The frustration must be immense. Jim Risch will (very likely) become governor of Idaho in a few weeks, replacing Interior Secretary-designate Dirk Kempthorne, only to relinquish the job at the end of the year. A job for which, not so long ago, he was set to run this year. And then go back to being the light-gov, the fill-in, the understudy.
This is the last day of candidate filing in Idaho (and we’ll file on that later today too), and Risch still had barely enough time to have withdrawn his candidacy for a second term as lieutenant governor and filed for governor. His announcement this morning that he will not do that, but seek re-election instead, may end some overnight suspense in Boise, but in spite of it all doesn’t come as a surprise.
Risch is a pragmatic guy, no tilter at windmills. By saying, as he did in November, that he would not run for governor, he effectively released all his supporters to run over to the camp of C.L. “Butch” Otter, whose campaign juggernaut is extremely well funded and organized at this point. With two months left until the primary election, the odds against success had to be overwhelming, even with the incumbency advantage. Risch, one of the smarter political analysts in the state, must understand that as well as anyone.
There is another factor, though, that follows from a thread running through Risch’s many years in and around public office: His respect for institutions. His regard for the institution of the state Senate, as an institution, surfaced often in his years of debate, observation and voting there. Risch has been one of the leading voices in support of preserving the old Ada County courthouse – again, a regard for tradition and institution. Many of Risch’s predecessors as lieutenant governor have spoken, at some point or another, of abolishing the office; Risch (to our knowledge) never has, but does seem to have some regard for the office as such. Looking across the hallway to the governor’s office, the same thought processes probably carry through: That the office itself is something worthy of treating with high respect, and not casually.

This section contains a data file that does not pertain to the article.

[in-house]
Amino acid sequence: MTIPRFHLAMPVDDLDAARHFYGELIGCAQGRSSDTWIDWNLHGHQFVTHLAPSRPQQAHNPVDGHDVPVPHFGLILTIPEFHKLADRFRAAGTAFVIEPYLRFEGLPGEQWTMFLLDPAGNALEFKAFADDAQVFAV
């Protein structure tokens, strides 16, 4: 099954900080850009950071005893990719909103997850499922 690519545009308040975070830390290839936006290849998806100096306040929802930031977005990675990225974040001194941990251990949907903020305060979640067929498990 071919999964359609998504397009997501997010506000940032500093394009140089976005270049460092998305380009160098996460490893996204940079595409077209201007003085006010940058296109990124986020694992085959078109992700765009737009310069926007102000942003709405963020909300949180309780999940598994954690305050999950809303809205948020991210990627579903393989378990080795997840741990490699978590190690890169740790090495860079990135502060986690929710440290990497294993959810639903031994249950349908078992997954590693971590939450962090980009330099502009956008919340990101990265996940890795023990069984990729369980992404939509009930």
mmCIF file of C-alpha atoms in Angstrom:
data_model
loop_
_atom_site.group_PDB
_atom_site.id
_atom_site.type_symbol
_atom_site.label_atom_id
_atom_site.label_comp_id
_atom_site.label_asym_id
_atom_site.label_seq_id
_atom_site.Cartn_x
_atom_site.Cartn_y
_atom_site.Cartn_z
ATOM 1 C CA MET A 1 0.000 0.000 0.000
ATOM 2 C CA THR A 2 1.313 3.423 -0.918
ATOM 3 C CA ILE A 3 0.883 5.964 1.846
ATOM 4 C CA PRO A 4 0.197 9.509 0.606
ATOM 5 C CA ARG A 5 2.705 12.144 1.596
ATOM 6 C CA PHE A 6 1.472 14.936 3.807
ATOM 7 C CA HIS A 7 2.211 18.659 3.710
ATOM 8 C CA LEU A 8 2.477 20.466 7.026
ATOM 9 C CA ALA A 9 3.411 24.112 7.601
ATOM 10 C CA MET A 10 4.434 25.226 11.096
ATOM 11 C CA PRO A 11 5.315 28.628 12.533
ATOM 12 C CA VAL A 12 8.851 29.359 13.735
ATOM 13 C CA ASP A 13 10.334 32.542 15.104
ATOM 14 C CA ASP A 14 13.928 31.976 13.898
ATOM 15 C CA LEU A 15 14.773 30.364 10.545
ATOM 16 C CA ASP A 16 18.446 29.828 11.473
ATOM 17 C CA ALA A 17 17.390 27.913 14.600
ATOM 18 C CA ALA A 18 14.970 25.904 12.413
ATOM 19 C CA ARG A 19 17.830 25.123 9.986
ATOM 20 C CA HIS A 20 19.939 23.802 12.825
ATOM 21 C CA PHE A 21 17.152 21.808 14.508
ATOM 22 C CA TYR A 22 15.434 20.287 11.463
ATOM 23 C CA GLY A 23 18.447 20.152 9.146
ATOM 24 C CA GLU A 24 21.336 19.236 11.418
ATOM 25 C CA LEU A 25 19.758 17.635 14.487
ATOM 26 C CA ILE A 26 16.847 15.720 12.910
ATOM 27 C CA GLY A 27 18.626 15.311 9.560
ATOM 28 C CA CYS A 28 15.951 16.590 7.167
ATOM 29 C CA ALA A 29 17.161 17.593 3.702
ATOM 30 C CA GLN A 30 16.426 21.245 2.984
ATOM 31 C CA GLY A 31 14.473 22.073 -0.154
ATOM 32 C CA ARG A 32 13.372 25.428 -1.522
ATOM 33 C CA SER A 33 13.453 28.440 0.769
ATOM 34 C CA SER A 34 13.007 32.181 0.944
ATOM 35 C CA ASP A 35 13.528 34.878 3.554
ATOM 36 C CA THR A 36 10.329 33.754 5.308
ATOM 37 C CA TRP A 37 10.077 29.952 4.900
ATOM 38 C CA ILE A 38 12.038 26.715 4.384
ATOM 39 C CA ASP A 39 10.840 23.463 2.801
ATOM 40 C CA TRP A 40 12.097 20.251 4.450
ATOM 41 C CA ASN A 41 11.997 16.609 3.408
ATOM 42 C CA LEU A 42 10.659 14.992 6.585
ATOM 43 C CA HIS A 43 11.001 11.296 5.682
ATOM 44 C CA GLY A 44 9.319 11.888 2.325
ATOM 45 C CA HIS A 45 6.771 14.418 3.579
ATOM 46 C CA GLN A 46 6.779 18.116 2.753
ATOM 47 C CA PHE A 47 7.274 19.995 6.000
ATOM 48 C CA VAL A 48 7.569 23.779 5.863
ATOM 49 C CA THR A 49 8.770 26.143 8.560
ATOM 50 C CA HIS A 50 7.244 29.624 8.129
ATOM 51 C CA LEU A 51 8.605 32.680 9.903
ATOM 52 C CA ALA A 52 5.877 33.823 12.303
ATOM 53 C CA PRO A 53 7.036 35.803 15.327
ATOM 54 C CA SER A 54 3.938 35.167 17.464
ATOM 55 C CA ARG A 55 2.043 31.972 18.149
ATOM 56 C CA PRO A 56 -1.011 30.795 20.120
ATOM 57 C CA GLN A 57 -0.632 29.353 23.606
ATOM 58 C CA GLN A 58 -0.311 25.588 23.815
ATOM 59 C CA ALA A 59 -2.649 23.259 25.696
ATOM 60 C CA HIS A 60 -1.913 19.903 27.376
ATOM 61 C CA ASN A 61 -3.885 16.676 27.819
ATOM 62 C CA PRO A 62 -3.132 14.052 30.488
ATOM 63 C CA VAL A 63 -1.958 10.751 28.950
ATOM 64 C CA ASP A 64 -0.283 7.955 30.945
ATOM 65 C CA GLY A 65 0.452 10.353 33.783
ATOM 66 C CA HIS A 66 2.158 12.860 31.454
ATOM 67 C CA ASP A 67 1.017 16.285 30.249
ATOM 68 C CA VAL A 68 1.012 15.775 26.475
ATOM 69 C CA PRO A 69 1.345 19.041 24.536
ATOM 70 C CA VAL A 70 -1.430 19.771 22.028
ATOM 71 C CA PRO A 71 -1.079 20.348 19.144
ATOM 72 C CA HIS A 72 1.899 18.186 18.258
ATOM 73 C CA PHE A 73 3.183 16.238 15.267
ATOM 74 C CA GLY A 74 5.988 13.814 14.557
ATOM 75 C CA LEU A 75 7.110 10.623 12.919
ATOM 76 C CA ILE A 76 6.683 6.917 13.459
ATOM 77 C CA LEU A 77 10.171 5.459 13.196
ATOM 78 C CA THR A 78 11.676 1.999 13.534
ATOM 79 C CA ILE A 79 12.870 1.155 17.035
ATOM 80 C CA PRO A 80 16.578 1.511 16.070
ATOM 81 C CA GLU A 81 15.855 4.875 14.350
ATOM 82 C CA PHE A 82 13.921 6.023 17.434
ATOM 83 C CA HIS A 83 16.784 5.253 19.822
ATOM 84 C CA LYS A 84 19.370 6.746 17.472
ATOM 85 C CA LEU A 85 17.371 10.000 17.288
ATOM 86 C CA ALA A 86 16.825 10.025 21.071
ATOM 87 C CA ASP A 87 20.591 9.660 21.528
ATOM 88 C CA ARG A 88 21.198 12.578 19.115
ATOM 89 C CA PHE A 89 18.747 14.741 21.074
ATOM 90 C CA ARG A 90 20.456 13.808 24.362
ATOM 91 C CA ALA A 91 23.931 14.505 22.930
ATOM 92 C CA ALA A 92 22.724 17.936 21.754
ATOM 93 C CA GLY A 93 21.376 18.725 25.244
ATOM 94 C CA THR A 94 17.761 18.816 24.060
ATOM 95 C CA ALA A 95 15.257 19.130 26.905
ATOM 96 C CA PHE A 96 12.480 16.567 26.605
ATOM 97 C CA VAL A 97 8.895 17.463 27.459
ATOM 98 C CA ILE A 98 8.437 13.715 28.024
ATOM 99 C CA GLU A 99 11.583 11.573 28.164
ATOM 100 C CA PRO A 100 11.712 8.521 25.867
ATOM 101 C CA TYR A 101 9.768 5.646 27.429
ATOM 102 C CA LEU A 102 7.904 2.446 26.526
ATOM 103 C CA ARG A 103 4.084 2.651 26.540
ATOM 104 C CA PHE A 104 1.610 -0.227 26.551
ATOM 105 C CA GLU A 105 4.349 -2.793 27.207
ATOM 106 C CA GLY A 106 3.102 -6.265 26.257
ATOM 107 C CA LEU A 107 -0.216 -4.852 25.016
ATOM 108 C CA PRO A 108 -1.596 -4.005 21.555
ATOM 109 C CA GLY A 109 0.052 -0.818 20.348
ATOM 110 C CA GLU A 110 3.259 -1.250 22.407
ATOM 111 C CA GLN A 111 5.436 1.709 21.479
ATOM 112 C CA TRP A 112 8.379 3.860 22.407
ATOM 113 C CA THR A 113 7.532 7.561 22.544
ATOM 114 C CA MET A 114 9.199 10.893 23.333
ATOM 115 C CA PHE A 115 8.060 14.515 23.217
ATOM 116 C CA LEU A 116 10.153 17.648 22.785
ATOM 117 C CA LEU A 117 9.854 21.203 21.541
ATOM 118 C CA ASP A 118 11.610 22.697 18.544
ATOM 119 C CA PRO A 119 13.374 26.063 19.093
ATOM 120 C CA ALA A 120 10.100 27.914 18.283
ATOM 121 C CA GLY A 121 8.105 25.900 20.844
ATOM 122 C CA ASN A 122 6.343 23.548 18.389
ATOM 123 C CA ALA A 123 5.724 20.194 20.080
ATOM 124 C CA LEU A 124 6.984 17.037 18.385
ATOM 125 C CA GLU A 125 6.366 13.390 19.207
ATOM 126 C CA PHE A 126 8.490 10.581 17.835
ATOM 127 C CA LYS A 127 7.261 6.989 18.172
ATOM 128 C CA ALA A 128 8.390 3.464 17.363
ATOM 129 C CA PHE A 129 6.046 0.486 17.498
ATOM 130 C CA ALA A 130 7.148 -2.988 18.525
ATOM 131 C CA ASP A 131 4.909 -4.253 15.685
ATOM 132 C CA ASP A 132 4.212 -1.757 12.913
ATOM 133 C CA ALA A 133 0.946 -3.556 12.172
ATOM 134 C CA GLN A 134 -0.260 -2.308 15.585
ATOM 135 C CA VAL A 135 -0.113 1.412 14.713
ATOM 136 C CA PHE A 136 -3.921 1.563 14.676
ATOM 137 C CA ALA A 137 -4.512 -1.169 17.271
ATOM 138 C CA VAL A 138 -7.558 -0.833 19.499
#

In explaining his decision for a re-elect campaign, Risch was quoted as saying this morning, “The decision comes down to this: Do I want to engage in a difficult campaign or do I want to discharge the duties of governor? I’ve chosen the latter.” Risch’s personal history suggests that framing had to do with more than lofty rhetoric, and it may speak well of his prospects as he prepares for his new, albeit temporary, job.
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